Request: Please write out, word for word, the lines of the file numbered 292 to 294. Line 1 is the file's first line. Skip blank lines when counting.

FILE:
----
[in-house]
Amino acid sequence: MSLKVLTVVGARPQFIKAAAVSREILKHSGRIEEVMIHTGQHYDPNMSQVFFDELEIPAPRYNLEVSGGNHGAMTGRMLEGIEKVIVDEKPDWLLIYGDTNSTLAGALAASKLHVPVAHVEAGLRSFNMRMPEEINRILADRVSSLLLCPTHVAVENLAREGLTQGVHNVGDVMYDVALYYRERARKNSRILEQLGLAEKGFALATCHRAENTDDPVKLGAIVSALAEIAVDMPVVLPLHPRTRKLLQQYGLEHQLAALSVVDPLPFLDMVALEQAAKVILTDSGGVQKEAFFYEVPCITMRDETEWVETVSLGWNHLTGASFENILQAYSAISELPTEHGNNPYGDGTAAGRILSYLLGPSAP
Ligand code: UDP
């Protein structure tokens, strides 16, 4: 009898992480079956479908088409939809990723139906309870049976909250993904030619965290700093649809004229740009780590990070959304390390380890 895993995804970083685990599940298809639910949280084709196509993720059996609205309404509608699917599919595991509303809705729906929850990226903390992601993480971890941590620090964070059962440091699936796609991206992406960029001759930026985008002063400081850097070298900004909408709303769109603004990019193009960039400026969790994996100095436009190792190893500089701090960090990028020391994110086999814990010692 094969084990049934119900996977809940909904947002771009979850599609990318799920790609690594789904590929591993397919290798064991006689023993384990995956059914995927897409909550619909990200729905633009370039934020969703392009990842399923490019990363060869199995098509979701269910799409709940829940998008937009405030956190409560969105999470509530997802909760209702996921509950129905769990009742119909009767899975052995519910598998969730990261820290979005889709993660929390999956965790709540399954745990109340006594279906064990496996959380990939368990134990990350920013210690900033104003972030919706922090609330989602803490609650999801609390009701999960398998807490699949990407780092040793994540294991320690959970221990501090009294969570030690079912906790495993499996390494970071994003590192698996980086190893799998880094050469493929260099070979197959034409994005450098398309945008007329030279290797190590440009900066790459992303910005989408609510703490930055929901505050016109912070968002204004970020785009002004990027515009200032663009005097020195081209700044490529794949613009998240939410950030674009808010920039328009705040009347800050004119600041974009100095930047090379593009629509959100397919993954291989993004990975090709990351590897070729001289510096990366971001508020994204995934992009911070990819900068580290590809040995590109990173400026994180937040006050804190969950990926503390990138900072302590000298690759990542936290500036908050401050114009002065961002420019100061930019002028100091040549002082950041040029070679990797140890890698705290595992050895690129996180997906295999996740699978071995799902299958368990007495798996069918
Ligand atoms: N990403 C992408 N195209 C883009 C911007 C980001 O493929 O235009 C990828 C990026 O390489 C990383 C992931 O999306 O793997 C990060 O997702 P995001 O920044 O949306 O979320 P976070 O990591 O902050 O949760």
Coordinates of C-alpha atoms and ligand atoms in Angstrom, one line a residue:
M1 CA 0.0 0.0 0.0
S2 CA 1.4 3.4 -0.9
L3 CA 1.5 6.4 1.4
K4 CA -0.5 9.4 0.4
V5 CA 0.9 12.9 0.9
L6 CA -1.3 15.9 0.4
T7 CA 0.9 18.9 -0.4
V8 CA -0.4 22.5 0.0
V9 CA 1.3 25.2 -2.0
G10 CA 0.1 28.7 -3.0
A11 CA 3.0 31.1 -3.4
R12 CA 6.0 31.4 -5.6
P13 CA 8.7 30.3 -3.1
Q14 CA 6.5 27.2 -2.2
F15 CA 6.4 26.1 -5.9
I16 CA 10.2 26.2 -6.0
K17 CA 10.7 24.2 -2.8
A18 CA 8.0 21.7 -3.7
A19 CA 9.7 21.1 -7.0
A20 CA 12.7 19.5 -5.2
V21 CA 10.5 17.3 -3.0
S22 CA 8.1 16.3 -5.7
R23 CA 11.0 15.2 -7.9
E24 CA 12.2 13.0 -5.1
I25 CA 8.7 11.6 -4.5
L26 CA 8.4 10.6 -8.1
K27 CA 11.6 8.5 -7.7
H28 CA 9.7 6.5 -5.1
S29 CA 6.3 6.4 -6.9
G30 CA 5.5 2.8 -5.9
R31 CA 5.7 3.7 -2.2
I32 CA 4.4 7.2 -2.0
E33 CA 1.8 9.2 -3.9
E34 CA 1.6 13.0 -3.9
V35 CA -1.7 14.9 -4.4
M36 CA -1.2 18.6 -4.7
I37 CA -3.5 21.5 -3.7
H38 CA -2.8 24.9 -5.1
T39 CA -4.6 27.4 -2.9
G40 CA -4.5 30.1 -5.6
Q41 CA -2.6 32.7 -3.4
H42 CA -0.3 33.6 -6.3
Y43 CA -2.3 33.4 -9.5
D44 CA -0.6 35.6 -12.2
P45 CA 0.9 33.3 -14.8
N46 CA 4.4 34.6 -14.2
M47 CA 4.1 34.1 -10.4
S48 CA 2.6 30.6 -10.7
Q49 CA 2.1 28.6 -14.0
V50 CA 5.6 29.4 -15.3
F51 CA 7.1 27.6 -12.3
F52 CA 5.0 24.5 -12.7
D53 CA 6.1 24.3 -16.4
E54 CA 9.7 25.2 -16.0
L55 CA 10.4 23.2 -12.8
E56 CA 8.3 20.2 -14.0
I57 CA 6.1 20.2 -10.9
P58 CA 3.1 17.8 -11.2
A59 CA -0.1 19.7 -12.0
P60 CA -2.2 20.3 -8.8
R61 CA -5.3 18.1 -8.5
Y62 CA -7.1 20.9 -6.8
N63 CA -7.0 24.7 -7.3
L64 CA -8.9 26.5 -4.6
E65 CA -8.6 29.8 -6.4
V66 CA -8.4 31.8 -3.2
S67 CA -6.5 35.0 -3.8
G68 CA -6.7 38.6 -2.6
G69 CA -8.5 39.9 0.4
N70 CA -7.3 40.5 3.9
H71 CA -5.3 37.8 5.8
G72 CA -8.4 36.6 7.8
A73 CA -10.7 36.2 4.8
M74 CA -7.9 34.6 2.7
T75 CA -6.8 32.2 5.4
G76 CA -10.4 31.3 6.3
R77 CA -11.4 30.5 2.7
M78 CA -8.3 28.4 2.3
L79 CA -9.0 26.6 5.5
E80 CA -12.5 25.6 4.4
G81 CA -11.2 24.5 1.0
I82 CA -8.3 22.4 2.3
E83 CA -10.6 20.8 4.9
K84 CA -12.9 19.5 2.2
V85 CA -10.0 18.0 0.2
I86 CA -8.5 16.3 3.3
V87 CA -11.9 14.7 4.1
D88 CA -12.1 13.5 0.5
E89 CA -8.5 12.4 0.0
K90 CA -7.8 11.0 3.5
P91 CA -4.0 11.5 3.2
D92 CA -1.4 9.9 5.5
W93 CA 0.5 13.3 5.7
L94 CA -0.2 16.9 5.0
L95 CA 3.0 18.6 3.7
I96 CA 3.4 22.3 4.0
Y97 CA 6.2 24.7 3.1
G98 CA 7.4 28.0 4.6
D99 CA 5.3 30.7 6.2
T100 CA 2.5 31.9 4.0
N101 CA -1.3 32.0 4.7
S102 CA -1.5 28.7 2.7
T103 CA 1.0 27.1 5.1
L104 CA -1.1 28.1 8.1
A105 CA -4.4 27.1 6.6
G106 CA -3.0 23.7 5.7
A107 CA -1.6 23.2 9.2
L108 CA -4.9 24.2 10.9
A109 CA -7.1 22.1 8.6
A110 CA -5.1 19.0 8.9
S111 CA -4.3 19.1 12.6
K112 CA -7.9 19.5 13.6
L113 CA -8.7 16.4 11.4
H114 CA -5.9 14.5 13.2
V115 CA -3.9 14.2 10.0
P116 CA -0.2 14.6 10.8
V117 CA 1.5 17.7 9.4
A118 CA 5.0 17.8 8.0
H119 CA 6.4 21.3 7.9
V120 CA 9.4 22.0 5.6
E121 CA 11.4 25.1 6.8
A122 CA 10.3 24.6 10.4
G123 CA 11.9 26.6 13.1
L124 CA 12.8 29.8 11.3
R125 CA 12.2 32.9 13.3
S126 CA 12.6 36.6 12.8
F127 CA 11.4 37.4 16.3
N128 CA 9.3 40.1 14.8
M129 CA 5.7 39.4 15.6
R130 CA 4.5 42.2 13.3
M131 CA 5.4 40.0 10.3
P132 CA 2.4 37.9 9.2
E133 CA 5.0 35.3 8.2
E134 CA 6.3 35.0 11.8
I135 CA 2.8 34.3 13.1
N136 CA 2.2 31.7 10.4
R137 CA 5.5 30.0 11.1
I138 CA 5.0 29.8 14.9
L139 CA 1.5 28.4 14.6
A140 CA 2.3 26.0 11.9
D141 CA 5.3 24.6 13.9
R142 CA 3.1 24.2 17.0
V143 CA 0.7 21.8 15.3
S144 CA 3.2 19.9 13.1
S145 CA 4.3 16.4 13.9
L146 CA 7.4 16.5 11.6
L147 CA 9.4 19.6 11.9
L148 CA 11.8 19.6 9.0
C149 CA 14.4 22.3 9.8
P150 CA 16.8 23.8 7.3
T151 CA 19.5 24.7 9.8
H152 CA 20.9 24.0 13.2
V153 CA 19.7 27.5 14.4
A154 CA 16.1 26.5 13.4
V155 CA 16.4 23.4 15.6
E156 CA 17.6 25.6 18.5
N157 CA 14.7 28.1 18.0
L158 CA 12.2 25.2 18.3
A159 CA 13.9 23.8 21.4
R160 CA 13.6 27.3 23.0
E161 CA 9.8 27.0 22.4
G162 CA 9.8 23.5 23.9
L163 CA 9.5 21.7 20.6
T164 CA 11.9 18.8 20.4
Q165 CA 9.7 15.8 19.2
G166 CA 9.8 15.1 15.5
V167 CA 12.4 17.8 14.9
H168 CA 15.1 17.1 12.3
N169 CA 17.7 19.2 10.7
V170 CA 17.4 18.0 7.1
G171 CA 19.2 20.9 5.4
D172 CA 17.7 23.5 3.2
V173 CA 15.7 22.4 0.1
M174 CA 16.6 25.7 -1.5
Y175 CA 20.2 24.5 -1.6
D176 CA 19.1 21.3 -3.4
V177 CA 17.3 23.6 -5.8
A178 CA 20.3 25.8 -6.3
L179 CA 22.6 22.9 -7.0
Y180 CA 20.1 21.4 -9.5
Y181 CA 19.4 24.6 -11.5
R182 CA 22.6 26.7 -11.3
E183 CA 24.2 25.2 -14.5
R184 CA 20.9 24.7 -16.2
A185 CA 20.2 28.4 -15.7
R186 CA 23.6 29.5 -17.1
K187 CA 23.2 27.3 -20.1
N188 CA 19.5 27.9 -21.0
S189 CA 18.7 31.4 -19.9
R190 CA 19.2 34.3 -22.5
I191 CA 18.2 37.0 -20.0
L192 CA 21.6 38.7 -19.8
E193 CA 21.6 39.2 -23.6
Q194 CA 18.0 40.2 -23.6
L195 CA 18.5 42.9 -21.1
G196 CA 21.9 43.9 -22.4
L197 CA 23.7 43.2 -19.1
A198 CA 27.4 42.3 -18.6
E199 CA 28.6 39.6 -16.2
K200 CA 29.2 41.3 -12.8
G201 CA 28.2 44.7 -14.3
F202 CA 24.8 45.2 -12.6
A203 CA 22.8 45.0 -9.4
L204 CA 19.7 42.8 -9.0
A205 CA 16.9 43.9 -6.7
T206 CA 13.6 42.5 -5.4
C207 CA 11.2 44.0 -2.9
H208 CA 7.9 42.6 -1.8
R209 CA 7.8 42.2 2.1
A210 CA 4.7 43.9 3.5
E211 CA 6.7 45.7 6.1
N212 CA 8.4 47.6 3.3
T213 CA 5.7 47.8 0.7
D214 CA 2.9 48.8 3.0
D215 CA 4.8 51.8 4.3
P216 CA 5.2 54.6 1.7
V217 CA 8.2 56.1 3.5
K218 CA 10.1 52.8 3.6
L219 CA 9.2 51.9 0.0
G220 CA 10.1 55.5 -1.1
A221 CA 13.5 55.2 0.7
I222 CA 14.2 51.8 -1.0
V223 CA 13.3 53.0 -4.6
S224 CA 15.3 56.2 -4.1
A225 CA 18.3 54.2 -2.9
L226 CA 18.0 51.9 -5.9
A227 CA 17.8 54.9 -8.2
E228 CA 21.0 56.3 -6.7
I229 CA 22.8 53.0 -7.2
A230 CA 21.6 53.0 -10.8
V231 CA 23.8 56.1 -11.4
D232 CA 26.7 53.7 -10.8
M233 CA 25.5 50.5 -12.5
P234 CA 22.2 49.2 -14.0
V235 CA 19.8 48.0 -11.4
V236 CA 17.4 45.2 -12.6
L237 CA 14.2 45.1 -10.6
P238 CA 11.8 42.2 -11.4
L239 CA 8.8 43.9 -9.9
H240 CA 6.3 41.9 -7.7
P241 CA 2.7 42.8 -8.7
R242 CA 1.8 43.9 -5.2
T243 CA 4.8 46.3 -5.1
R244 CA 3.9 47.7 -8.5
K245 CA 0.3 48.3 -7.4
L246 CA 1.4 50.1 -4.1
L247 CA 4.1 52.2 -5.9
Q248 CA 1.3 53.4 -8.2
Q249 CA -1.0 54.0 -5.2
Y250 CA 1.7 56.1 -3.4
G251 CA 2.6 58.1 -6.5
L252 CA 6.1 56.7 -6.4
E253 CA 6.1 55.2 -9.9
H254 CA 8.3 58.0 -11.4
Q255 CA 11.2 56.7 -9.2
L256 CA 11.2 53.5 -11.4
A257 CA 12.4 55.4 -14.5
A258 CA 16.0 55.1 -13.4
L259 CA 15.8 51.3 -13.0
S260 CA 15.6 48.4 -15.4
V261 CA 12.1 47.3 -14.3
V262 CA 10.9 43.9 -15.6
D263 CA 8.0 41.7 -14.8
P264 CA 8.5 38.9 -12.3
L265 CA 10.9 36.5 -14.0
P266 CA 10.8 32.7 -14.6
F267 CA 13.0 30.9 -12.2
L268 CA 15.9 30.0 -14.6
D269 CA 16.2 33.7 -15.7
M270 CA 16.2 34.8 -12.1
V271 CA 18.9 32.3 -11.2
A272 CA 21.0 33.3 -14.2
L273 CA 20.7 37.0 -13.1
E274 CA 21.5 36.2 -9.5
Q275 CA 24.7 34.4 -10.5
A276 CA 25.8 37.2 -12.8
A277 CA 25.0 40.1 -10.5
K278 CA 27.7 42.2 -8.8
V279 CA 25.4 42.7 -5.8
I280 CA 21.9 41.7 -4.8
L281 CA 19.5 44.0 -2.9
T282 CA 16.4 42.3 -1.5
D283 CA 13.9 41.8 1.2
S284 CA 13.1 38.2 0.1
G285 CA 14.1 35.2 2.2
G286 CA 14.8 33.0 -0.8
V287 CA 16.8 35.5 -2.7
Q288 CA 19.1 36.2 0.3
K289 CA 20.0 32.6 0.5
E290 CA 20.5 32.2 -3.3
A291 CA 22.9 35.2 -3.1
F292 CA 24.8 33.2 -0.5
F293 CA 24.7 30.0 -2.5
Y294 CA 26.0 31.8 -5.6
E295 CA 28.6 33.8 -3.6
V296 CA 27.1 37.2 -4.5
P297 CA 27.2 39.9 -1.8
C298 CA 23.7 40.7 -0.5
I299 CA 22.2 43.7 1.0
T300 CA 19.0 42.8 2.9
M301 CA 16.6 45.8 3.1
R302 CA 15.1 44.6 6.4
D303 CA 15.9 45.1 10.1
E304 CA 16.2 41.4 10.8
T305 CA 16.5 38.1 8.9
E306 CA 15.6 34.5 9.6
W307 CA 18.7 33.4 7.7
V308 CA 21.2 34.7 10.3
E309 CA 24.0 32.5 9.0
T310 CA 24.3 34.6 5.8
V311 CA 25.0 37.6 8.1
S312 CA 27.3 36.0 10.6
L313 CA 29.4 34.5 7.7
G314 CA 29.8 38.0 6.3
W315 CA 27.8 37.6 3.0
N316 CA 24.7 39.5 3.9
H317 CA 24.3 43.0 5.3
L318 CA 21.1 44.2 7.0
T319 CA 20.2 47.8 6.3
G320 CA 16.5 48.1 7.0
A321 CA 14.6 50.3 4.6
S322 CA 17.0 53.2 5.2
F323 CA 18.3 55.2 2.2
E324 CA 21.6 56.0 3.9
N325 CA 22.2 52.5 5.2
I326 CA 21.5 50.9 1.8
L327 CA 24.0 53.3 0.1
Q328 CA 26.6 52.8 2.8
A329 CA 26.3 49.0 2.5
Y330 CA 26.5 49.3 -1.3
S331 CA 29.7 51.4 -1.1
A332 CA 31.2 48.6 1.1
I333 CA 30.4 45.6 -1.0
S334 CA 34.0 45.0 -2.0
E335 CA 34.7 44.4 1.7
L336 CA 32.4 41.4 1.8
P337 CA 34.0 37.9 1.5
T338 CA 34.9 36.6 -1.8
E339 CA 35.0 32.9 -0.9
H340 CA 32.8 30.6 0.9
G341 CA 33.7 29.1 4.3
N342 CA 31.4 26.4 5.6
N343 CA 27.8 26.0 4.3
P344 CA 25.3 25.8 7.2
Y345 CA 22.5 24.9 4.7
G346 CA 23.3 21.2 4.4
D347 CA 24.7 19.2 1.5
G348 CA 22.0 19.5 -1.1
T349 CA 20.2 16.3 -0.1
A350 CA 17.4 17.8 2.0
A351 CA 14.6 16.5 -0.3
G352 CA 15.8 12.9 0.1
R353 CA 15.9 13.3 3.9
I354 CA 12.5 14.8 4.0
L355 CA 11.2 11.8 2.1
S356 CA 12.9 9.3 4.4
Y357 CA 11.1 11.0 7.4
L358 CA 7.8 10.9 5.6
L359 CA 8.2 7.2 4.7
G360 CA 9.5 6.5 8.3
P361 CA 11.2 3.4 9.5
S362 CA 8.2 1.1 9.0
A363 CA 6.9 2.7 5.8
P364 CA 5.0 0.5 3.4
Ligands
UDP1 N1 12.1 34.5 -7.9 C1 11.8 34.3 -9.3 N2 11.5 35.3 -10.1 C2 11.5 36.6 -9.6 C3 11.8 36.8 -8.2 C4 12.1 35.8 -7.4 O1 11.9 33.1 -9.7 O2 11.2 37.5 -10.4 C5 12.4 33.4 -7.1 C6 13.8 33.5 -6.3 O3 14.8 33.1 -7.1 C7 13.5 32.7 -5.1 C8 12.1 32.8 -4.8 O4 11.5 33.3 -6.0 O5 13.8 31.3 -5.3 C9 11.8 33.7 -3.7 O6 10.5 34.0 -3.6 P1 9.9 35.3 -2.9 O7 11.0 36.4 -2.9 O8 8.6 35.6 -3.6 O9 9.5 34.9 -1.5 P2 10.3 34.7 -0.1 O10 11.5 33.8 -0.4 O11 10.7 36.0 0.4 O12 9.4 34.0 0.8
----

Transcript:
G286 CA 14.8 33.0 -0.8
V287 CA 16.8 35.5 -2.7
Q288 CA 19.1 36.2 0.3